Participants: In total, 18 schwannomas and 11 neurofibromas were assessed in 22 patients (mean age 50.9 ± 18.6 years, 13 women), with the final diagnosis proven in all cases by histopathology after excision biopsy or biopsy followed by a resection of the tumor.

Exclusion criteria: Lesions clearly not related to any peripheral nerve were excluded from this study previous to the analyses (1 sarcoma and 2 myxomas).

Method: MR imaging at 3 T was performed in 22 patients (mean age 41.9 ± 17.1y, 13 women) with histologically confirmed schwannomas ( N = 18) and histologically confirmed neurofibromas ( N = 11), including a 3D DW turbo spin echo sequence with fat suppression. Diffusion tensor parameters were computed and fiber tracks were determined. Evaluation was performed by two radiologists and one orthopedic surgeon blinded for final diagnosis. Mean diffusivity was computed to allow further assessment of tumor microstructure. Preoperative fascicle visualization was graded, fascicles were categorized regarding anatomical location and amount of fascicles surrounding the tumor. The agreement of imaging findings with intraoperative findings was assessed.

Main Results: On 78.3% of the DTI images, the fascicle visualization was rated as good or very good. Tractography differences were observed in schwannomas and neurofibromas, showing schwannomas to be significantly more often located eccentrically to the nerve (94.8 %) than neurofibromas (0 %, P < 0.01). Fascicles were significantly more often continuous (87.5 %) in schwannomas, while in neurofibromas, none of the tracks was graded to be continuous (0 %, P = 0.014). A substantial agreement between fiber tracking and surgical anatomy was found regarding the fascicle courses surrounding the tumor (κ = 0.78). Mean diffusivity of schwannomas (1.5 ± 0.2 × 10 −3 mm 2/s) was significantly lower than in neurofibromas (1.8 ± 0.2 × 10 −3 mm 2/s; P < 0.001). The Youden index showed an optimal cutoff at 1.7 × 10 −3 mm 2/s (sensitivity, 0.91; specificity, 0.78; J = 0.69).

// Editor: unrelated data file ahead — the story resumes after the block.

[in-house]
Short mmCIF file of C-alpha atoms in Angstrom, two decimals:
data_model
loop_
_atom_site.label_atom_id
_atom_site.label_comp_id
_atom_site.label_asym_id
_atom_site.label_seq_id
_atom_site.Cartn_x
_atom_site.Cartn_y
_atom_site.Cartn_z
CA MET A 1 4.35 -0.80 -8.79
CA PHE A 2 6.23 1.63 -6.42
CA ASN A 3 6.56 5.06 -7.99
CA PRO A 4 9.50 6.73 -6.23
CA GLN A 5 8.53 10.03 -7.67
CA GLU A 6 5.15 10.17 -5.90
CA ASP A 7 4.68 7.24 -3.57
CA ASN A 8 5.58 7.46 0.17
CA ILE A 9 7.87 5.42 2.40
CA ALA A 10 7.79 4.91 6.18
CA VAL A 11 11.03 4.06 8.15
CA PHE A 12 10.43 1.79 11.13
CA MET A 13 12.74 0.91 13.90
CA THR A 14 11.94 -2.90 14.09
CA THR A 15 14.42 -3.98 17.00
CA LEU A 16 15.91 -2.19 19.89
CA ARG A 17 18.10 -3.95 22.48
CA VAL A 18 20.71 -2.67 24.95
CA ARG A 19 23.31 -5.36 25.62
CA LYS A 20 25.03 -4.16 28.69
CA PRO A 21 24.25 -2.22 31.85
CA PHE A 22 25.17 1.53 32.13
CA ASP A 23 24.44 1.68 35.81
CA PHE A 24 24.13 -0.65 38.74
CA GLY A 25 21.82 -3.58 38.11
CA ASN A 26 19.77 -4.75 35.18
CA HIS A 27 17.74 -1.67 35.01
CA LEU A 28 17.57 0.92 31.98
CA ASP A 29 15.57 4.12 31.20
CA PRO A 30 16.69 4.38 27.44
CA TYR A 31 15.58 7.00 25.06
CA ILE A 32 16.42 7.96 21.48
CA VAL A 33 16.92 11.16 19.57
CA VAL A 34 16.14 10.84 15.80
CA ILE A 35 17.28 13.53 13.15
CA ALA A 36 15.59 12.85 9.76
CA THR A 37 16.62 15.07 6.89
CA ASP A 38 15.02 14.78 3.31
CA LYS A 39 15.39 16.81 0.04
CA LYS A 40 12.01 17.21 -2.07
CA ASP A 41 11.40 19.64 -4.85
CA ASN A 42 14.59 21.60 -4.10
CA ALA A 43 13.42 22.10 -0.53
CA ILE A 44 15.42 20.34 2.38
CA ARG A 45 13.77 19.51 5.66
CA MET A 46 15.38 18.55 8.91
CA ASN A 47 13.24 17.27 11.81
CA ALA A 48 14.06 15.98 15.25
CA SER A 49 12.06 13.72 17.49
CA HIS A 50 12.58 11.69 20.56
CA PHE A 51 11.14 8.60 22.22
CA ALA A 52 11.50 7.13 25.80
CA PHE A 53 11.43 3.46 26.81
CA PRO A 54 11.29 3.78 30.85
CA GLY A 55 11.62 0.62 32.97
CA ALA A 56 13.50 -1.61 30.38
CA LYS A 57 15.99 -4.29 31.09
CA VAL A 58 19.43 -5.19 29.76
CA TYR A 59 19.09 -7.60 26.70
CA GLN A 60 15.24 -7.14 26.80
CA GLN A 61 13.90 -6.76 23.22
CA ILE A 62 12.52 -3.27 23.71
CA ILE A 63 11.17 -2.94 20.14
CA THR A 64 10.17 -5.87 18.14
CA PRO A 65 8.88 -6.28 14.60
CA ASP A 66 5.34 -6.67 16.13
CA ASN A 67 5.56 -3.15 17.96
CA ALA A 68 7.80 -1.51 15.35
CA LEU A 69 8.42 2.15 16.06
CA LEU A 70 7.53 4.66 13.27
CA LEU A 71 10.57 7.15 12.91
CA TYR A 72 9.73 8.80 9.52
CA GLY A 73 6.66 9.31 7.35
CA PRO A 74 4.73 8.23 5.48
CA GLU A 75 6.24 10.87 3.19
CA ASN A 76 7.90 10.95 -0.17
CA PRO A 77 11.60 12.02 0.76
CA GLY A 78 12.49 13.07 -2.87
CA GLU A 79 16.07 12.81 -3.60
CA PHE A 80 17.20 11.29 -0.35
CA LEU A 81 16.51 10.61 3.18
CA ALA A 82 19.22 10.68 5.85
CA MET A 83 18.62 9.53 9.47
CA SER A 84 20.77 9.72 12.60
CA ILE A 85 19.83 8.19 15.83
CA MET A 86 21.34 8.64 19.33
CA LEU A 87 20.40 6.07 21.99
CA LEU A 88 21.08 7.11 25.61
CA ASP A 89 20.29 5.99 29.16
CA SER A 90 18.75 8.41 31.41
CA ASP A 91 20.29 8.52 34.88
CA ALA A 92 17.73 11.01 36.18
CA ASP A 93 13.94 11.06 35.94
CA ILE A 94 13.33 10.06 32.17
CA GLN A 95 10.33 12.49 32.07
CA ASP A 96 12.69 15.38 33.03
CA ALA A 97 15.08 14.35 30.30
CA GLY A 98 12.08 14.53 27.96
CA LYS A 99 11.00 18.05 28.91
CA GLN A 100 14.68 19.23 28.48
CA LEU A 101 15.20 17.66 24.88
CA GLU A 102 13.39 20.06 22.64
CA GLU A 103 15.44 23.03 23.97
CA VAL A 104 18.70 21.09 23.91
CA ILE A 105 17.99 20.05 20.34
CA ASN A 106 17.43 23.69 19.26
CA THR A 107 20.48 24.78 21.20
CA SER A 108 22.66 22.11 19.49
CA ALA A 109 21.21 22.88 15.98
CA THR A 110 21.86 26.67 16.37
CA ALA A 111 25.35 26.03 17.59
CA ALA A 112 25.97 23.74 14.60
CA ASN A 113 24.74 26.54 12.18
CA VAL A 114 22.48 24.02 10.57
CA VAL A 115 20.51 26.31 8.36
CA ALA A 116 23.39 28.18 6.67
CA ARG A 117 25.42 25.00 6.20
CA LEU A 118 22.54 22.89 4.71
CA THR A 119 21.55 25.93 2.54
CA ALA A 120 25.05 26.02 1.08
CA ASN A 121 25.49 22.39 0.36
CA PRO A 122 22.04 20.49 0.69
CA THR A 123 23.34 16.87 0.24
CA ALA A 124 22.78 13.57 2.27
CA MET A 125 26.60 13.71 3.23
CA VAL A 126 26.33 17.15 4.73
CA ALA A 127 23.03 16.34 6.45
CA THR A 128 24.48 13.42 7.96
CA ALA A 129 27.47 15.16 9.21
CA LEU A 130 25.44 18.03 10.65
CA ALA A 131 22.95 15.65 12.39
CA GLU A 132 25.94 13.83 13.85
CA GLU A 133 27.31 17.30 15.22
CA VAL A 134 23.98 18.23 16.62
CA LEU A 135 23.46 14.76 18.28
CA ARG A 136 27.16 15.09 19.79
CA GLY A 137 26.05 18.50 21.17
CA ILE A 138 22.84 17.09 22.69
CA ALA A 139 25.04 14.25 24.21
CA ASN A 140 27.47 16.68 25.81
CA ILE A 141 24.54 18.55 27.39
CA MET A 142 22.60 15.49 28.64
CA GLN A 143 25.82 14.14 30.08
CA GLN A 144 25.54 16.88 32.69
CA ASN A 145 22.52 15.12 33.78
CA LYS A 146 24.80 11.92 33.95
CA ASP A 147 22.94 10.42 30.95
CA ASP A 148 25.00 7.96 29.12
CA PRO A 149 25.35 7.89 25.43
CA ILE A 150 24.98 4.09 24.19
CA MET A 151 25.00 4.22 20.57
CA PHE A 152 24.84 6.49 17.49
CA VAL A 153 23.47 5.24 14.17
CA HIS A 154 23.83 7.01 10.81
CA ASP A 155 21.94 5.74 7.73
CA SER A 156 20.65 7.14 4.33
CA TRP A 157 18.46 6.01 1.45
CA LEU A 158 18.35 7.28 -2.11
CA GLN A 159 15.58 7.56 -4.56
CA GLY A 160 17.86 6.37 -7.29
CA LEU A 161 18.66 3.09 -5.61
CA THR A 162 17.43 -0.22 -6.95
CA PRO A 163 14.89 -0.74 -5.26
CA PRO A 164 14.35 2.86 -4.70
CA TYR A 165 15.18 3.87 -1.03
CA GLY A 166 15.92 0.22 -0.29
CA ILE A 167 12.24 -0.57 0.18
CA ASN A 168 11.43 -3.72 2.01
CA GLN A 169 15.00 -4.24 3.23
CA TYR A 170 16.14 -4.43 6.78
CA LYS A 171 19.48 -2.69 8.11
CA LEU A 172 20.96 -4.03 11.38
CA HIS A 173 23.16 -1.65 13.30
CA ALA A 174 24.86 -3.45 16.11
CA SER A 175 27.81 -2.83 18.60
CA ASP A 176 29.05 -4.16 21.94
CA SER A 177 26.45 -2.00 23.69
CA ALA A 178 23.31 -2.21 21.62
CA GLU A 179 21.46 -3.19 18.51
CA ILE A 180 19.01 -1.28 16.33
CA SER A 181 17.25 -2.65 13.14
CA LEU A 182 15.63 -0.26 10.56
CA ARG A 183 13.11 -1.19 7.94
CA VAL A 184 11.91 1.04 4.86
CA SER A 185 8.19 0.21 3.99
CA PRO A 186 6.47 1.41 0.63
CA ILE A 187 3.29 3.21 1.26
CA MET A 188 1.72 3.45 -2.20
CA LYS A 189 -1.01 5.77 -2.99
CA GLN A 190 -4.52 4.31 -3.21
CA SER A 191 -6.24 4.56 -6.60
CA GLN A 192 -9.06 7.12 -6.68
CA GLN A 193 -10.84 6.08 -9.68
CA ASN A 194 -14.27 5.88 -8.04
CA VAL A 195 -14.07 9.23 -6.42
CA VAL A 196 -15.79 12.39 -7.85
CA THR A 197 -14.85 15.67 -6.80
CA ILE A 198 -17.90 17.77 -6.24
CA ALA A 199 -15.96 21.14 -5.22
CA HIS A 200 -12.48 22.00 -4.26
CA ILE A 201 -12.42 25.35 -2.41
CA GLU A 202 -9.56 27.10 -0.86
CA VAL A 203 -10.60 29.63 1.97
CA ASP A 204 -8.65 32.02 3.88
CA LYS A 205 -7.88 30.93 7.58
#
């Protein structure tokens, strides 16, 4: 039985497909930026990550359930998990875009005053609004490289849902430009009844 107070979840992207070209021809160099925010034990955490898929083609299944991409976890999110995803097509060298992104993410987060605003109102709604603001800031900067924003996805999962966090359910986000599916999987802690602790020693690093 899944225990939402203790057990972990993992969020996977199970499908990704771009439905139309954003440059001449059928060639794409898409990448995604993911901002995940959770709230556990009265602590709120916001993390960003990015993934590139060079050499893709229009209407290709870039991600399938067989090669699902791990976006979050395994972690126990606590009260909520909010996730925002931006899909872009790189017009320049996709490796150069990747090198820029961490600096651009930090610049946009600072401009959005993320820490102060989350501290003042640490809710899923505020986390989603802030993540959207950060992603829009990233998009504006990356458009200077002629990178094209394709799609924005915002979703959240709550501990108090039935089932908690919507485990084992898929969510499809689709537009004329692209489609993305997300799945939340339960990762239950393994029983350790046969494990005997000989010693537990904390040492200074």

Conclusions: Preoperative diffusion tensor imaging allowed to accurately differentiate between schwannomas and neurofibromas and to describe their location in relation to the nerve fascicles for preoperative planning.

Commentary: Thank you for a nice study. The sample size is small but nicely highlights the differences between different nerve sheath tumors. Another point to remember is that segmental schwannomatosis also renders resectability difficult or impossible. In addition, the fascicles involved with schwannoma or neurofibroma are non-functional and resection of those fascicles does not usually lead to significant functional weakness. Look forward to larger studies on this subject.

 

Flat-Panel CT Arthrography For Cartilage Defect Detection In The Ankle Joint: First Results In Vivo

Sarah P, David C, Roman G, Vanessa P, Daphné G, Pierre C, Le Corroller T. Flat-panel CT arthrography for cartilage defect detection in the ankle joint: first results in vivo. Skeletal radiology. 2020 Mar 7:1-7.

https://link.springer.com/article/10.1007/s00256-020-03398-9